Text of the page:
Interpreter: Human Services Career

The job of the Interpreter is to help facilitate discussion, mediations, meetings and all forms of communication between two parties who do not speak one another’s language fluently. In the context of Human Services, this is generally a person who helps non-English speakers to communicate with Human Services workers in order to help them receive some form of Human Services benefit or service. This can take a variety of form, such as an Interpreter who works within a Non-Profit communicating to migrant workers about their rights. Interpreters might also work in a Department of Human Services Adult and Family Services office helping people who are citizens or working towards citizenship apply for and receive any benefits their family might be entitled to. In most cases benefits will require at least one family member to have citizenship although often the adult members of the household might have very limited English understanding. The context in which an interpreter are many, but the common thread is helping those who do not speak English as a fluent language communicate with Human Services agency workers.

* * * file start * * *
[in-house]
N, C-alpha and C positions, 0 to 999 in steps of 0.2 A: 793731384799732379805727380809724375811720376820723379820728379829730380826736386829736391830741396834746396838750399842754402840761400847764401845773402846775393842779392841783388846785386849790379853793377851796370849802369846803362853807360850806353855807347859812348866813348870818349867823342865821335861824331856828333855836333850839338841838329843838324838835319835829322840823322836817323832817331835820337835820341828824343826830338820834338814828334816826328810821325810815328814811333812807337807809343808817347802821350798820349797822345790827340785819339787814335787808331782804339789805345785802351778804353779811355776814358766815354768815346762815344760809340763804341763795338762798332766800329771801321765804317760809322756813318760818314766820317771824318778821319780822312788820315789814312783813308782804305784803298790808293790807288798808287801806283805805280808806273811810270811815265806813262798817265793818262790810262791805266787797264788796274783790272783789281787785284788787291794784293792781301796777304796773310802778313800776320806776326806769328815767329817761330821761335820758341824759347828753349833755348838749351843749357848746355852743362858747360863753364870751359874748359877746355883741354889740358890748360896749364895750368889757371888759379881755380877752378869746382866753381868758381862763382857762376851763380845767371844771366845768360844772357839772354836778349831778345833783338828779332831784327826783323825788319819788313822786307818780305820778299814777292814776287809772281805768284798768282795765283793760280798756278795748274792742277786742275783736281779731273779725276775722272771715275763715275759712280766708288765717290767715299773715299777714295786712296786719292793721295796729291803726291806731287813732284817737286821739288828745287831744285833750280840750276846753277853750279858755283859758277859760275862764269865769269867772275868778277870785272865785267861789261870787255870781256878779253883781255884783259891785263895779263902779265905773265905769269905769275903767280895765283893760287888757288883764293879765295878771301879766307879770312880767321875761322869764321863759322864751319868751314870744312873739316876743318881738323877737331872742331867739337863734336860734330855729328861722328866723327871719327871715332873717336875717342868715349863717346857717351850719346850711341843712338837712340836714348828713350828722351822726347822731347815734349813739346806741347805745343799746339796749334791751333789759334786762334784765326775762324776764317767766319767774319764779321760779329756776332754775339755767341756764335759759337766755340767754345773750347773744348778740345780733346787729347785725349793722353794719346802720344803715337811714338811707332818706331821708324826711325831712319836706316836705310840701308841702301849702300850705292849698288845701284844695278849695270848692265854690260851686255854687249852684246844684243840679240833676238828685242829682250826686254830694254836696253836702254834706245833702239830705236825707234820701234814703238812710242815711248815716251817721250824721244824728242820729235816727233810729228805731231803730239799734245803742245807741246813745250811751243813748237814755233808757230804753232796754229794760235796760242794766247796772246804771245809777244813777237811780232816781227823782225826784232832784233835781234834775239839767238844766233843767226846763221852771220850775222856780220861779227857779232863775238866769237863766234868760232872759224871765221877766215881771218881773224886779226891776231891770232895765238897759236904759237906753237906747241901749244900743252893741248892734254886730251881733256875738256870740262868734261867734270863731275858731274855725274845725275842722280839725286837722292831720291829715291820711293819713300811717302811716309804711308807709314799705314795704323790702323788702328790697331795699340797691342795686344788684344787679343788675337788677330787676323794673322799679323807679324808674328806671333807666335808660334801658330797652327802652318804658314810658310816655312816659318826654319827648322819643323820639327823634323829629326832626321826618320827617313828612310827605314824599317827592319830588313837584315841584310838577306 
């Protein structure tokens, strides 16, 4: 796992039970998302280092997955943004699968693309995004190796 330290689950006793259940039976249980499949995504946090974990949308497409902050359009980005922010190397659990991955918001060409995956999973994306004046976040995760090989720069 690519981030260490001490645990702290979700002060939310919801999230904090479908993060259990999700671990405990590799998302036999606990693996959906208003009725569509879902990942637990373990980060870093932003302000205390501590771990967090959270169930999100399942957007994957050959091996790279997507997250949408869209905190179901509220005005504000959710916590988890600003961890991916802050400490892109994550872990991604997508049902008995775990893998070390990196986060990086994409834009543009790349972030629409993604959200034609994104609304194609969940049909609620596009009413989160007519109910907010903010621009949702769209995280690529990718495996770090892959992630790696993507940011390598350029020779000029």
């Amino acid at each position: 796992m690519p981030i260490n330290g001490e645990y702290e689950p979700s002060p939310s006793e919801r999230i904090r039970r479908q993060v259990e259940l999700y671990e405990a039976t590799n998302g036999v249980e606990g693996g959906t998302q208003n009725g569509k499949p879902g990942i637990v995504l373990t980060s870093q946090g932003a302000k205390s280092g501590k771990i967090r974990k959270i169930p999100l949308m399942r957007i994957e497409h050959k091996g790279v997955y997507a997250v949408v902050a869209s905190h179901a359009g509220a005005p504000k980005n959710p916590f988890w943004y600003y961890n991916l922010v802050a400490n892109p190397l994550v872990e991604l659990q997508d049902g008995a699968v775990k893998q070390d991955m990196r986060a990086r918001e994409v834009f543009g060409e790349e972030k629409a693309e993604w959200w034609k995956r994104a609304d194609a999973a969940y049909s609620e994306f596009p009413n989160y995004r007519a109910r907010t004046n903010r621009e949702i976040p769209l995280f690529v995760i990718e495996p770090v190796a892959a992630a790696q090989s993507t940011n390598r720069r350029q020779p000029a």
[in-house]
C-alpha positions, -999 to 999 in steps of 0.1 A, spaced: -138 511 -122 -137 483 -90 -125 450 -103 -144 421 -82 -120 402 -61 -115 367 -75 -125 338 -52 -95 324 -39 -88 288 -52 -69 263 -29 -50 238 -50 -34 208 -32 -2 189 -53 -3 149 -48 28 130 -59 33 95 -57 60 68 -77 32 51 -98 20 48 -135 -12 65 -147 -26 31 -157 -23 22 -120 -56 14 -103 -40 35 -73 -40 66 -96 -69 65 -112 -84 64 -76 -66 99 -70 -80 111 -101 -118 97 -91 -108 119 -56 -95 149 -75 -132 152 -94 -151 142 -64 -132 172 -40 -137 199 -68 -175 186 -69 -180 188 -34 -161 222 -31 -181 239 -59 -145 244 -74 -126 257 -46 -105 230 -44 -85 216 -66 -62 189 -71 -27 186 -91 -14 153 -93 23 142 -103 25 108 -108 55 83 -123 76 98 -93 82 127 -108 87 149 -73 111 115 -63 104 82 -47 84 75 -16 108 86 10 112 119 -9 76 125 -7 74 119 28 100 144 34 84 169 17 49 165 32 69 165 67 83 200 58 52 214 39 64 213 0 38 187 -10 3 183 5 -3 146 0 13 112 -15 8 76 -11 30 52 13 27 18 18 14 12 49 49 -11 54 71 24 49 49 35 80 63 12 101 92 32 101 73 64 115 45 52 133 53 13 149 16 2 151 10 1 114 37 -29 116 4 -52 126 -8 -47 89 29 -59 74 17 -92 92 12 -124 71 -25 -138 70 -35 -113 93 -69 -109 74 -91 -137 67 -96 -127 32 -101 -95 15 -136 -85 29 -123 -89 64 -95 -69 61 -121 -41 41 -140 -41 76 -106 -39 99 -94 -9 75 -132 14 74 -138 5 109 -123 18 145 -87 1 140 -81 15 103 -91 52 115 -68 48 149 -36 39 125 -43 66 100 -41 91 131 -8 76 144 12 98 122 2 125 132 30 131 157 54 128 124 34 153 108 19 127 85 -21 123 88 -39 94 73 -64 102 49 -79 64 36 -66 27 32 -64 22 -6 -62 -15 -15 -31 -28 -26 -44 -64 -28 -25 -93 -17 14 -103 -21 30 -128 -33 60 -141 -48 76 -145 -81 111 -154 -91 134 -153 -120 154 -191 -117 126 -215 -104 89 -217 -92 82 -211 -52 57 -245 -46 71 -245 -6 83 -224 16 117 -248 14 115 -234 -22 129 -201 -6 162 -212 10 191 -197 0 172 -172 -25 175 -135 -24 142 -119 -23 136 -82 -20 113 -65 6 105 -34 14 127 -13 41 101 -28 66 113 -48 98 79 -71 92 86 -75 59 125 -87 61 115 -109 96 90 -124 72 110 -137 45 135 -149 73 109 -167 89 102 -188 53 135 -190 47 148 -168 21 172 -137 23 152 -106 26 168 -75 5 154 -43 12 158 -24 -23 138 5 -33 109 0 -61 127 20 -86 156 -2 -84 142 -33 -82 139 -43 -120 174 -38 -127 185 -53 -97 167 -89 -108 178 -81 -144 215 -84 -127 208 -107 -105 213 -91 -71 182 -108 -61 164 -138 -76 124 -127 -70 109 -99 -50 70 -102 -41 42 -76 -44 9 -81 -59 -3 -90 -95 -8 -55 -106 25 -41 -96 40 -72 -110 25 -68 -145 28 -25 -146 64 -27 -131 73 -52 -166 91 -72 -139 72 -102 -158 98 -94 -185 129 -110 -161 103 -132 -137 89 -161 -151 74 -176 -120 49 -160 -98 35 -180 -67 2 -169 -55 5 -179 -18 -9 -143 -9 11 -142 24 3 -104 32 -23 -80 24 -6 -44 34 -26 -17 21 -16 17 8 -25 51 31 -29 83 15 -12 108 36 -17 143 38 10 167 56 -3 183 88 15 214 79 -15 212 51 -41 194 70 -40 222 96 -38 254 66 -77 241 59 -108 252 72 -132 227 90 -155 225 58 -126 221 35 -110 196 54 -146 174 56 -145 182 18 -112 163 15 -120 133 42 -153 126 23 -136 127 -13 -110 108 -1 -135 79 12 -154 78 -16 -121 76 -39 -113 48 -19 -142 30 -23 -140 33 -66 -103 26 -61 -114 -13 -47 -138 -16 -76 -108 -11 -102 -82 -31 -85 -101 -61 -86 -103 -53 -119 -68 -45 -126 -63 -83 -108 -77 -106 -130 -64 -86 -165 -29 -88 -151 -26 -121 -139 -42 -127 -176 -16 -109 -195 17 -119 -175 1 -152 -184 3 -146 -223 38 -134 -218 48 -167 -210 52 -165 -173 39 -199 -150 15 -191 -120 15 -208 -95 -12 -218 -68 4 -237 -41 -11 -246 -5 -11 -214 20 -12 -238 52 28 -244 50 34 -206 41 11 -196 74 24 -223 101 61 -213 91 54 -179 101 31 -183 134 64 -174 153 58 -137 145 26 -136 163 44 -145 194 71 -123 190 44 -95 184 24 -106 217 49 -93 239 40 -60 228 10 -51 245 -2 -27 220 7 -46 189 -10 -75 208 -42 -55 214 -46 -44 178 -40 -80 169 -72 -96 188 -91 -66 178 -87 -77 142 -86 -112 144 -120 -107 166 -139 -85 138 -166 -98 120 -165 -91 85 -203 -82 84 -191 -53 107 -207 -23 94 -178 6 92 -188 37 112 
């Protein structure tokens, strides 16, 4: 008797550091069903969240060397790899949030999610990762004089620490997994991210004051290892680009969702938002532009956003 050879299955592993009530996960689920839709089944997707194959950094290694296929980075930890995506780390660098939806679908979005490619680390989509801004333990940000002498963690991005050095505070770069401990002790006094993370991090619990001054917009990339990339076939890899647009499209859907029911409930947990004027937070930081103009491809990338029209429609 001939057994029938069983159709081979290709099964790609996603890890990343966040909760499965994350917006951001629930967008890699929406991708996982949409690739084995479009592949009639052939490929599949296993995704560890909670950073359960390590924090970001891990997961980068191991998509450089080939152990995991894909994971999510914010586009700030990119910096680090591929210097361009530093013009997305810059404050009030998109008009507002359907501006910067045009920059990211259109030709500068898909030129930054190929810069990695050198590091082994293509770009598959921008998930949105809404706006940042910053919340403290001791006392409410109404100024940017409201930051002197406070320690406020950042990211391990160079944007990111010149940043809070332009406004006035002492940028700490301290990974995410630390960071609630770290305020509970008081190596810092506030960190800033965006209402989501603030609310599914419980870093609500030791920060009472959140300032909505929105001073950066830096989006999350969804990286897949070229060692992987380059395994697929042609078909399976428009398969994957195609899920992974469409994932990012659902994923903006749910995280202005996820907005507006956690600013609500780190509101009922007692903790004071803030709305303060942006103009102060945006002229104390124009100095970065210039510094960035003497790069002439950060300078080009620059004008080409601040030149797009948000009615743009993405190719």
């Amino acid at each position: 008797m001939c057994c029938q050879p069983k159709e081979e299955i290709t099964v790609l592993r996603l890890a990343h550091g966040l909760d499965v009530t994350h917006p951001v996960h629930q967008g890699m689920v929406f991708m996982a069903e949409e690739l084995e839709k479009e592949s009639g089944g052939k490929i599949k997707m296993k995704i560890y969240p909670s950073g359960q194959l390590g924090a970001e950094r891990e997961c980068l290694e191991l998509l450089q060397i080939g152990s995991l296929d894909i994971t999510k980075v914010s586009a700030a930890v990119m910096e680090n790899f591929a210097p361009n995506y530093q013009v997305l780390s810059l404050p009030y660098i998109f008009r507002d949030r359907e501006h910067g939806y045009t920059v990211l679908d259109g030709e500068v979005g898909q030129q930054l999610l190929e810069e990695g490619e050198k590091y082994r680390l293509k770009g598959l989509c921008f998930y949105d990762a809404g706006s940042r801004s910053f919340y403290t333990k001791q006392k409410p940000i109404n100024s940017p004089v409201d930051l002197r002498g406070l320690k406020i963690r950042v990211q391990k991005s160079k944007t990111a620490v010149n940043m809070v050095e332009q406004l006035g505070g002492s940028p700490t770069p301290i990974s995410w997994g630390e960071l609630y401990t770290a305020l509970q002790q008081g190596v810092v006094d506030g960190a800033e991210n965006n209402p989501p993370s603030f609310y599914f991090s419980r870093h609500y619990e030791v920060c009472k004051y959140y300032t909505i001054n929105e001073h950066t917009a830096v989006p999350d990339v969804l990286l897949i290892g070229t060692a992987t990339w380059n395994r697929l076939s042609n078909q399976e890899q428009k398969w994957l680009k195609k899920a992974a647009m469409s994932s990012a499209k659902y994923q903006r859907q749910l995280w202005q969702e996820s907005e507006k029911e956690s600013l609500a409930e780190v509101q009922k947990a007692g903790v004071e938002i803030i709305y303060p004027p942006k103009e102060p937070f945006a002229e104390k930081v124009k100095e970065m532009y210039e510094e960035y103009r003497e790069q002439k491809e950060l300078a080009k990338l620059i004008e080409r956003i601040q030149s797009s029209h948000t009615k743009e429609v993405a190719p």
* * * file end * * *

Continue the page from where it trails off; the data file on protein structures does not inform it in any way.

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Some of the tasks performed by an Interpreter in a Human Services agency include, but are not limited to:

  • Helping Non-English Speakers fill out applications for Human Services
  • Acting as an interpreter during an eligibility interview for government benefits
  • Answering the phone at Human Services agencies to answer questions for Non-English speakers
  • Working within Human Services agencies to ensure that paperwork, signage and other written or digital materials have been appropriately translated into languages relevant for their area
  • Acting as an interpreter between one Human Services agency and another in different countries to transmit relevant information between agencies.

How an Interpreter is a Service to Society